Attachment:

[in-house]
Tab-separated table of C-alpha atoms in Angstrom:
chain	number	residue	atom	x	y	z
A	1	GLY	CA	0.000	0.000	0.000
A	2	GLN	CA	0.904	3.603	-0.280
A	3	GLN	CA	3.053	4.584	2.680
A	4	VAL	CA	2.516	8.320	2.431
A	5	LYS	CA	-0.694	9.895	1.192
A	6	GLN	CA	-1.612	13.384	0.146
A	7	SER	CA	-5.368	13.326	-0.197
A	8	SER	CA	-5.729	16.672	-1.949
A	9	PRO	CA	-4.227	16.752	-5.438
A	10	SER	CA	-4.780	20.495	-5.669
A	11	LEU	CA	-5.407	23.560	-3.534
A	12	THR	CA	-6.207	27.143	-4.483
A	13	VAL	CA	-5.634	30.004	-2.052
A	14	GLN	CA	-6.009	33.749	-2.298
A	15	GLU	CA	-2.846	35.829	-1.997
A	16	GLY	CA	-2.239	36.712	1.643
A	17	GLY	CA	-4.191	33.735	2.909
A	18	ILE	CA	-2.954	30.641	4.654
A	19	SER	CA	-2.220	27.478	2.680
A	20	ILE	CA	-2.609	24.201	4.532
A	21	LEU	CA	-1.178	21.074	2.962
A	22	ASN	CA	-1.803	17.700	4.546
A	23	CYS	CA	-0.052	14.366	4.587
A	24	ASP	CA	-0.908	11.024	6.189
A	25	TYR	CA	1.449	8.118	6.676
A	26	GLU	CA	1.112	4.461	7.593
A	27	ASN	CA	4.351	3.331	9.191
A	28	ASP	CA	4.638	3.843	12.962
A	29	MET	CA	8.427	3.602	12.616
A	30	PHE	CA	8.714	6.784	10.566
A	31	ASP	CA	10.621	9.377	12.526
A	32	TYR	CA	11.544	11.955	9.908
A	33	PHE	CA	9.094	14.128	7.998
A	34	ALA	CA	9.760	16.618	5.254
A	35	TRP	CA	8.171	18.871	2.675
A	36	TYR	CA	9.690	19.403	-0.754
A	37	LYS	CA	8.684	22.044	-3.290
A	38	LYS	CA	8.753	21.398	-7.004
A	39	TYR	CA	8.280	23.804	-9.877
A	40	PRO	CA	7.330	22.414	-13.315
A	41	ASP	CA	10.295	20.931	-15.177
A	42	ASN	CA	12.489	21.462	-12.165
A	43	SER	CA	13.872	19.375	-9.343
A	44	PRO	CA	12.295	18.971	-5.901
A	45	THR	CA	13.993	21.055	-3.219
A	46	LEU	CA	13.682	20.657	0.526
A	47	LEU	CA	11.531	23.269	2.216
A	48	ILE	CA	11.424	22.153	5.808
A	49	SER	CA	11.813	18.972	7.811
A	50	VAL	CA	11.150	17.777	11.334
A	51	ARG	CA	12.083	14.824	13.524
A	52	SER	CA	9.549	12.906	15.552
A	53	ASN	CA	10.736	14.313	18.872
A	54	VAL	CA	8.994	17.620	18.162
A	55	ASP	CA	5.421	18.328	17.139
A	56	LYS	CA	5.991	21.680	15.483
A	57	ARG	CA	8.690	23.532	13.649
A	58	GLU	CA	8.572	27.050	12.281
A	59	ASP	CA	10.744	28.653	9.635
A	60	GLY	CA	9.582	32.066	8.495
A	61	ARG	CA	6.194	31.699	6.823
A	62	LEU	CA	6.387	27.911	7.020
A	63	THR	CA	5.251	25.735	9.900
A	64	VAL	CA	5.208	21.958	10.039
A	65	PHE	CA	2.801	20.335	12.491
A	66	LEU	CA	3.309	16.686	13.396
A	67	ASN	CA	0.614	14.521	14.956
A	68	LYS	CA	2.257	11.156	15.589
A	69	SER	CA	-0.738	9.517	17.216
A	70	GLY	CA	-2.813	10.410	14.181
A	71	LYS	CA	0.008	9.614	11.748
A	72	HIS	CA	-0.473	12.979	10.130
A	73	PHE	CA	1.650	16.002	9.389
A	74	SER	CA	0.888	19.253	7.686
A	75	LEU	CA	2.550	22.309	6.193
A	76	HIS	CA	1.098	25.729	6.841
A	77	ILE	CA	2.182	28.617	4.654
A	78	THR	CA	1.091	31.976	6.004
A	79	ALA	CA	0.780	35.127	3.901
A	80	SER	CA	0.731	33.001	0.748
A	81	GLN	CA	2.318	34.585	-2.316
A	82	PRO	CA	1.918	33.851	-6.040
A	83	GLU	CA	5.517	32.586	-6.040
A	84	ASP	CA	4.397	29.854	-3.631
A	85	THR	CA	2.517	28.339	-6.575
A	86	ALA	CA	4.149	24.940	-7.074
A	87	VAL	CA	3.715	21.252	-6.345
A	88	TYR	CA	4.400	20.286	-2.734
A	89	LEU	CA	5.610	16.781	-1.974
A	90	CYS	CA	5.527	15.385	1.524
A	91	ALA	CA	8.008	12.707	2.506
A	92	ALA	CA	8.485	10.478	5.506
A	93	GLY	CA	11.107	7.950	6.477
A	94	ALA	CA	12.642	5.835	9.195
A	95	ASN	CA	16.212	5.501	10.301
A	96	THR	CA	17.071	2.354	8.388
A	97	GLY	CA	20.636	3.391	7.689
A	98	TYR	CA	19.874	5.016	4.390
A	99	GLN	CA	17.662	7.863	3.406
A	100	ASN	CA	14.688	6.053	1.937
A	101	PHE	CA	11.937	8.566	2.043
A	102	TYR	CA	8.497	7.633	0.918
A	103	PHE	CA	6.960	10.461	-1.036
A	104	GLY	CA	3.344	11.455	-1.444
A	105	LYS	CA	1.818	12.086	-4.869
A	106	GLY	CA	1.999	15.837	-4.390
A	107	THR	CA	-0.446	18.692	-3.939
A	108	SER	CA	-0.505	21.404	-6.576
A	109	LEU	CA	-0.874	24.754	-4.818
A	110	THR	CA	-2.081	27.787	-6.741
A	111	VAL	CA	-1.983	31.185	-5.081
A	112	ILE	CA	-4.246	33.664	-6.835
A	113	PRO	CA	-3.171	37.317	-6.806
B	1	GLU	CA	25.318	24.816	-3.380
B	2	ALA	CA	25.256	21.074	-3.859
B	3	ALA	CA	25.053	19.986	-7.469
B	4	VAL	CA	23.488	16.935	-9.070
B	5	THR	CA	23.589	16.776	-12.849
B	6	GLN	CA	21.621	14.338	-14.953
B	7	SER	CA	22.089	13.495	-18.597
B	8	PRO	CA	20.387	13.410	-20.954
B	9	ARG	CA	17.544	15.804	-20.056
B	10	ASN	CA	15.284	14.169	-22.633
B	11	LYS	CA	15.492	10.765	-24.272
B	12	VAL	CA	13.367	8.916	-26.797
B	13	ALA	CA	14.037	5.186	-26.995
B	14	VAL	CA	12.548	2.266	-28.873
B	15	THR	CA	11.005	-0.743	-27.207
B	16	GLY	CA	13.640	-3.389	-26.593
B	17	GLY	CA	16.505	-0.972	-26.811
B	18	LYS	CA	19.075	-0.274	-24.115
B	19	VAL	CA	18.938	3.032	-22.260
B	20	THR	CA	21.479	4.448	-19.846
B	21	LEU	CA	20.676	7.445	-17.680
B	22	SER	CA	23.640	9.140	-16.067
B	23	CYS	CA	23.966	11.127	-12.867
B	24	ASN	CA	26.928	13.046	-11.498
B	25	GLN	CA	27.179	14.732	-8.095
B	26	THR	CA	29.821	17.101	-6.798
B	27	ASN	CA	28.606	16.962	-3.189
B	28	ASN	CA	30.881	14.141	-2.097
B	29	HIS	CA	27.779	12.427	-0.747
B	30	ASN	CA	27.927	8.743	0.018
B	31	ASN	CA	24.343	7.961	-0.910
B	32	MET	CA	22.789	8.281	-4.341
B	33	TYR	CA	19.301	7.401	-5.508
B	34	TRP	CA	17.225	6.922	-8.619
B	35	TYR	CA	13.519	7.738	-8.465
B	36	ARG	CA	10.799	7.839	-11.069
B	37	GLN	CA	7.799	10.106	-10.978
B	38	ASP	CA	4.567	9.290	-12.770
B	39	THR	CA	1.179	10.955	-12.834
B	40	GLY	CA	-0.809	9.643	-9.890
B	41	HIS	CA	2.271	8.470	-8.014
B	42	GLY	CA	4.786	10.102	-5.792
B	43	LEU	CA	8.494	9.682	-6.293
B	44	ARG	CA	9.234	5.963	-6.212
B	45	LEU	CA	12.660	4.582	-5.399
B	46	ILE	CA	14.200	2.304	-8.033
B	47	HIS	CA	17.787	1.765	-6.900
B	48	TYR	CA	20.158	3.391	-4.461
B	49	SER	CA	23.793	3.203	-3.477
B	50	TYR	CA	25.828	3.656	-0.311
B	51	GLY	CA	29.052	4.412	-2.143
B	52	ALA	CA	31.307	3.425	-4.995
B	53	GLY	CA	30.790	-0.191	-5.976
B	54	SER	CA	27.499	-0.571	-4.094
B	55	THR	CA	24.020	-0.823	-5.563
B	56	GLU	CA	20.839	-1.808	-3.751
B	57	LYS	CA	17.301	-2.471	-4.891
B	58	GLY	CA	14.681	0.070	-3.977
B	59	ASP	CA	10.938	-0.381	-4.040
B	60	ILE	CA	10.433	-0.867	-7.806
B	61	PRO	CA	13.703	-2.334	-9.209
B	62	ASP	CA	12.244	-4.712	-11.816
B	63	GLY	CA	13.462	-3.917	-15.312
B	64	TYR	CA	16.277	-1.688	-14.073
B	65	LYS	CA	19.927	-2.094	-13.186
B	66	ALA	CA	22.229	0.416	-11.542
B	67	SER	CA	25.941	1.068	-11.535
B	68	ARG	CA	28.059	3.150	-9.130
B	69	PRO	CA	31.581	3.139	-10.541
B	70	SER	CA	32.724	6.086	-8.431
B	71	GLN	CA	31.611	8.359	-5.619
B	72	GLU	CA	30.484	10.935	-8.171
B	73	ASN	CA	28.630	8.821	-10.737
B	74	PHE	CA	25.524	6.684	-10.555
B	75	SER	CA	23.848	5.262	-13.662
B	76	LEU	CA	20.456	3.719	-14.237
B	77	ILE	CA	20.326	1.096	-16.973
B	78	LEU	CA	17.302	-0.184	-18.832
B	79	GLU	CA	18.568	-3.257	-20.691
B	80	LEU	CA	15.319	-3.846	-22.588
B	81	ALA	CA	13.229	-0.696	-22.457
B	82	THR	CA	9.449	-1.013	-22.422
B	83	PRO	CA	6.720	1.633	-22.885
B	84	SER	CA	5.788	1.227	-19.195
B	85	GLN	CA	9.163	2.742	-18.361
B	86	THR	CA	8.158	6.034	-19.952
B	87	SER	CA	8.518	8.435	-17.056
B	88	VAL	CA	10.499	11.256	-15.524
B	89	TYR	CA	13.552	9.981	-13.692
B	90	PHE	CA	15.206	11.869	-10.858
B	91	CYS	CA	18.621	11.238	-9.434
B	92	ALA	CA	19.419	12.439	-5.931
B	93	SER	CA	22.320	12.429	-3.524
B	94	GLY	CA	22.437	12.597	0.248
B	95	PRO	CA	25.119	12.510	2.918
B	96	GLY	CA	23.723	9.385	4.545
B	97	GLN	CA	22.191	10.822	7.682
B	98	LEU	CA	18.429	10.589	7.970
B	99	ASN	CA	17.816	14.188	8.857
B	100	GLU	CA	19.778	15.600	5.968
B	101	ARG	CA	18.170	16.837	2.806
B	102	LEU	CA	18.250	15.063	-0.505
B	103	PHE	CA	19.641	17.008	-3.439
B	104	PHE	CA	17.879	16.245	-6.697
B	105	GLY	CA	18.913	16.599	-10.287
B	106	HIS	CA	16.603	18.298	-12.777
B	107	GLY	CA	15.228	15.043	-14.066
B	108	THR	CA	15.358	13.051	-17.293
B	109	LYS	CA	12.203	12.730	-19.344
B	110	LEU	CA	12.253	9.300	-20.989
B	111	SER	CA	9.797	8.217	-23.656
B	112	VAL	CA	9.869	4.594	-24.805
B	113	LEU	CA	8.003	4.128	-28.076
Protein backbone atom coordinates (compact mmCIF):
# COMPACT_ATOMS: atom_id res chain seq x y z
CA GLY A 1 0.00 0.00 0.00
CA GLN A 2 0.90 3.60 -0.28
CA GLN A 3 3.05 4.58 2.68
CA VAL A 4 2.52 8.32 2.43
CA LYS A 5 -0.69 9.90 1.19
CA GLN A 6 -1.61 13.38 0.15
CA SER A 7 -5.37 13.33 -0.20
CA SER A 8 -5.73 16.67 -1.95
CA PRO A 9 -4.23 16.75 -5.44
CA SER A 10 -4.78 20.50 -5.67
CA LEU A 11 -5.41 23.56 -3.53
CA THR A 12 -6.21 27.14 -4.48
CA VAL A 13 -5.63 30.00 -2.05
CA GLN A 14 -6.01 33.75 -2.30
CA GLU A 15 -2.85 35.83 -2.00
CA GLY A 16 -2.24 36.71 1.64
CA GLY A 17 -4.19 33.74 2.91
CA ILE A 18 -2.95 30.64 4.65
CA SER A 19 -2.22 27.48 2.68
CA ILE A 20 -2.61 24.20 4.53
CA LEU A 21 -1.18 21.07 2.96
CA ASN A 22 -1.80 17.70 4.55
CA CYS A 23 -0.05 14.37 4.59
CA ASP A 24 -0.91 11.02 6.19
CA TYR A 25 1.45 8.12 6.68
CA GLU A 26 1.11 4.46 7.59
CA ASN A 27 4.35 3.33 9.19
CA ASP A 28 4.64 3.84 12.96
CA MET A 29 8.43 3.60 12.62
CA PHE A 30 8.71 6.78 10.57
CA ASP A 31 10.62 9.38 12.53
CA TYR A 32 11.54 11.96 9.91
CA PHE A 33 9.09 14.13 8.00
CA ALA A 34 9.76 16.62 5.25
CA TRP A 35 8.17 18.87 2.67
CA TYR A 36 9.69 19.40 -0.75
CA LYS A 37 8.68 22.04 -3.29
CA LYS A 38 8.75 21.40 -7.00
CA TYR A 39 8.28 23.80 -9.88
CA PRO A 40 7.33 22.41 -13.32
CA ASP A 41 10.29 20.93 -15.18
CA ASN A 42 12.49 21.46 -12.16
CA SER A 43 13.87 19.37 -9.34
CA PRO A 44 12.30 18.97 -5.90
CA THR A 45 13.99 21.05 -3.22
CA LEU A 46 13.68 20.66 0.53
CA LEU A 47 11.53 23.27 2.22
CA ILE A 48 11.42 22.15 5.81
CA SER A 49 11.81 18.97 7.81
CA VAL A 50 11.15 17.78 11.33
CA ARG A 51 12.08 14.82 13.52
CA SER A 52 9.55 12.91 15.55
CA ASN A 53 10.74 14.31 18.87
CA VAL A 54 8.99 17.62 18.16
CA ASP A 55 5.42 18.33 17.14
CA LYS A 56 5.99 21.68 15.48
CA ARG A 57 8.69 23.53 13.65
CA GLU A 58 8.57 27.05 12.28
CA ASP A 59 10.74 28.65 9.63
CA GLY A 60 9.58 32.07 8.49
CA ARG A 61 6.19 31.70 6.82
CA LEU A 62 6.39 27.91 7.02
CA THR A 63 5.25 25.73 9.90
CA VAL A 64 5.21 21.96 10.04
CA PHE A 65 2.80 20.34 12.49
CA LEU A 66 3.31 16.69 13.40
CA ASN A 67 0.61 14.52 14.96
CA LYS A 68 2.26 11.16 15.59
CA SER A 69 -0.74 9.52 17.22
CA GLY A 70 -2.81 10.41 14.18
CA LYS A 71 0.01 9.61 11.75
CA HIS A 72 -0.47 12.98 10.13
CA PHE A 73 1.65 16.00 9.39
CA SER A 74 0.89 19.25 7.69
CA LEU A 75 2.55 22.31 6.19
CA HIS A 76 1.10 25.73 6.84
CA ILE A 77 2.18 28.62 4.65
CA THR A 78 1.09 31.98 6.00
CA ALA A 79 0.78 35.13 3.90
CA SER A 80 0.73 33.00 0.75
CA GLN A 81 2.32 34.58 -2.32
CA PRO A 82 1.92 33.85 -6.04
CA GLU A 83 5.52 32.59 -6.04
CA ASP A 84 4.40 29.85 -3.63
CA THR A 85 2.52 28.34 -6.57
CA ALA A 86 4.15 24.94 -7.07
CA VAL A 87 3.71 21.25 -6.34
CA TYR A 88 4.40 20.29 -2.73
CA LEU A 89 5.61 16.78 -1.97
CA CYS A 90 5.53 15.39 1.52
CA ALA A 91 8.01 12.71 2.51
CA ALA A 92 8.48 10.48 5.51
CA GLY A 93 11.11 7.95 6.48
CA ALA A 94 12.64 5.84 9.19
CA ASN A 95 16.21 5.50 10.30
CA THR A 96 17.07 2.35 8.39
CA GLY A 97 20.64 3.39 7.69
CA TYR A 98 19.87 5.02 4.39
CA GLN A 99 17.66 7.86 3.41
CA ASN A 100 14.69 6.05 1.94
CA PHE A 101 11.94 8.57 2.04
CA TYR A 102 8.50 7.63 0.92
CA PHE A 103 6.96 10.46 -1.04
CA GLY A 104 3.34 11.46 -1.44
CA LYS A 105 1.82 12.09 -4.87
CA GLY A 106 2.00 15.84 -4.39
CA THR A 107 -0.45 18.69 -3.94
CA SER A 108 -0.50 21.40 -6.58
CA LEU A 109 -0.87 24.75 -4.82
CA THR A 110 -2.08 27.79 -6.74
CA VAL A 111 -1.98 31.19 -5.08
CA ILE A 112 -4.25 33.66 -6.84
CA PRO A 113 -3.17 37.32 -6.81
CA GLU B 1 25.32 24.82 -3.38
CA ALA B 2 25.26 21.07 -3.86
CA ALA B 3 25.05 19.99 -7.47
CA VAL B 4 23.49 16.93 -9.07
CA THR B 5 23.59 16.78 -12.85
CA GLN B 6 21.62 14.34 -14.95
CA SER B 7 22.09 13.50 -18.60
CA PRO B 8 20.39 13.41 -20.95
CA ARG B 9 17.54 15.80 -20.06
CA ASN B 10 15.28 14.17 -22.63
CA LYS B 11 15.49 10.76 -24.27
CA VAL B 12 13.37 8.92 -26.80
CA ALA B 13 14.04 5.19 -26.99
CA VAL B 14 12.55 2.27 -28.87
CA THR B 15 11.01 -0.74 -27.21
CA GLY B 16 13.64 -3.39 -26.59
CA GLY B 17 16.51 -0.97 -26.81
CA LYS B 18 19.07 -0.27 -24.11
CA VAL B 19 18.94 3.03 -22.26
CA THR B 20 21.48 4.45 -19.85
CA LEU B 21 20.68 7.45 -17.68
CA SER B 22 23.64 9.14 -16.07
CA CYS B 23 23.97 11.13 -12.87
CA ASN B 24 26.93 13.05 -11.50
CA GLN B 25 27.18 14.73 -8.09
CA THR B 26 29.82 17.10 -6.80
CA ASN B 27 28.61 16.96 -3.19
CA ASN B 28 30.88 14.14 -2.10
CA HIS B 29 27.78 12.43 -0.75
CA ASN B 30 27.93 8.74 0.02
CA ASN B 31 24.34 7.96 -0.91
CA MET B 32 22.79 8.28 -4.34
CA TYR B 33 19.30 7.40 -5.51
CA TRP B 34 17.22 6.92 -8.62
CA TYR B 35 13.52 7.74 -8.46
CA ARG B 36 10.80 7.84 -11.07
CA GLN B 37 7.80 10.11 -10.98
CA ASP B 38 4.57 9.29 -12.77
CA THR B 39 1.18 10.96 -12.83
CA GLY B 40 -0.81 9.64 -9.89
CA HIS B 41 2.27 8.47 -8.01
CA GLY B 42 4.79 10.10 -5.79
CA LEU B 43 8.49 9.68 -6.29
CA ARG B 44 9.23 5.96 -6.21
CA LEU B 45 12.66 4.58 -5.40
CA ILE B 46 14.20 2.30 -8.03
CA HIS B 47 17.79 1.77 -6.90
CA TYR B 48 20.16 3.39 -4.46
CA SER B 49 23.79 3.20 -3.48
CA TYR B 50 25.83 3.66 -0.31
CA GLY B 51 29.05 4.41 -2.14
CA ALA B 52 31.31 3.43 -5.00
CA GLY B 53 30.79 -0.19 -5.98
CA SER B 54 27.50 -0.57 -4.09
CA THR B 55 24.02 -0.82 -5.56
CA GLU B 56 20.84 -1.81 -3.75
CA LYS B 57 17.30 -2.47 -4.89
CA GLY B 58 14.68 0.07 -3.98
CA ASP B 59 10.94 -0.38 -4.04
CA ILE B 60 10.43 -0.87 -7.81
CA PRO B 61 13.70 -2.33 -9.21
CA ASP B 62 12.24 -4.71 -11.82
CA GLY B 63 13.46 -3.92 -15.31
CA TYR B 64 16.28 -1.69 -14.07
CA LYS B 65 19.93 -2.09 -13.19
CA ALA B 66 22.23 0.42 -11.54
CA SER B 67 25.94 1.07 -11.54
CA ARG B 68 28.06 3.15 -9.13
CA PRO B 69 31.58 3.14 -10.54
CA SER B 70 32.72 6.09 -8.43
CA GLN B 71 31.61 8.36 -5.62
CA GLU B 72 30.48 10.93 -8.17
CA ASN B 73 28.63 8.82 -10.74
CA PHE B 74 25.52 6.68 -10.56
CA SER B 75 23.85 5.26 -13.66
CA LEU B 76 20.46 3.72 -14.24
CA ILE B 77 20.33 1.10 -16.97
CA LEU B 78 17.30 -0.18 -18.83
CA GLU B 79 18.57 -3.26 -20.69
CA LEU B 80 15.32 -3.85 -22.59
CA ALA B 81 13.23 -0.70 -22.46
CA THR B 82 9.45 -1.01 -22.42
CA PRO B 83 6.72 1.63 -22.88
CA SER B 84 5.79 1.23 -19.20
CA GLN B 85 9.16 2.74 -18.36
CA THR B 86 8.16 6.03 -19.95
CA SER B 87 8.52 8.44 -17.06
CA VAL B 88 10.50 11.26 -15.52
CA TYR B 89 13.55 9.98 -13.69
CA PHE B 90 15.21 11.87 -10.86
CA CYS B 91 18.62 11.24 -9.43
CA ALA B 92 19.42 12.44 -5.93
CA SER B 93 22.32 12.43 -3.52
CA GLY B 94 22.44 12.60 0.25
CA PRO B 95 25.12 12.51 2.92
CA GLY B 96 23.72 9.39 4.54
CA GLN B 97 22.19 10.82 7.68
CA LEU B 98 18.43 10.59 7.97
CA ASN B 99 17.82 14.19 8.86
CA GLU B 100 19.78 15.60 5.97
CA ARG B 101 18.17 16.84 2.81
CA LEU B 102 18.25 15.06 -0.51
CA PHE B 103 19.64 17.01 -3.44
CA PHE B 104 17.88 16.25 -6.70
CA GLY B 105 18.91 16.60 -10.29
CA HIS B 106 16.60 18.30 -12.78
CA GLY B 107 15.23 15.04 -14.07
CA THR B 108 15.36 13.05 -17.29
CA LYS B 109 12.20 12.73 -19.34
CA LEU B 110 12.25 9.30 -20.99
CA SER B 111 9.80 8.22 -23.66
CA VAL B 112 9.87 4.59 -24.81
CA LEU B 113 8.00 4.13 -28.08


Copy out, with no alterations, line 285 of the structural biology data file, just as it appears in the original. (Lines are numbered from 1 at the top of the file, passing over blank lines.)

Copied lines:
CA VAL A 54 8.99 17.62 18.16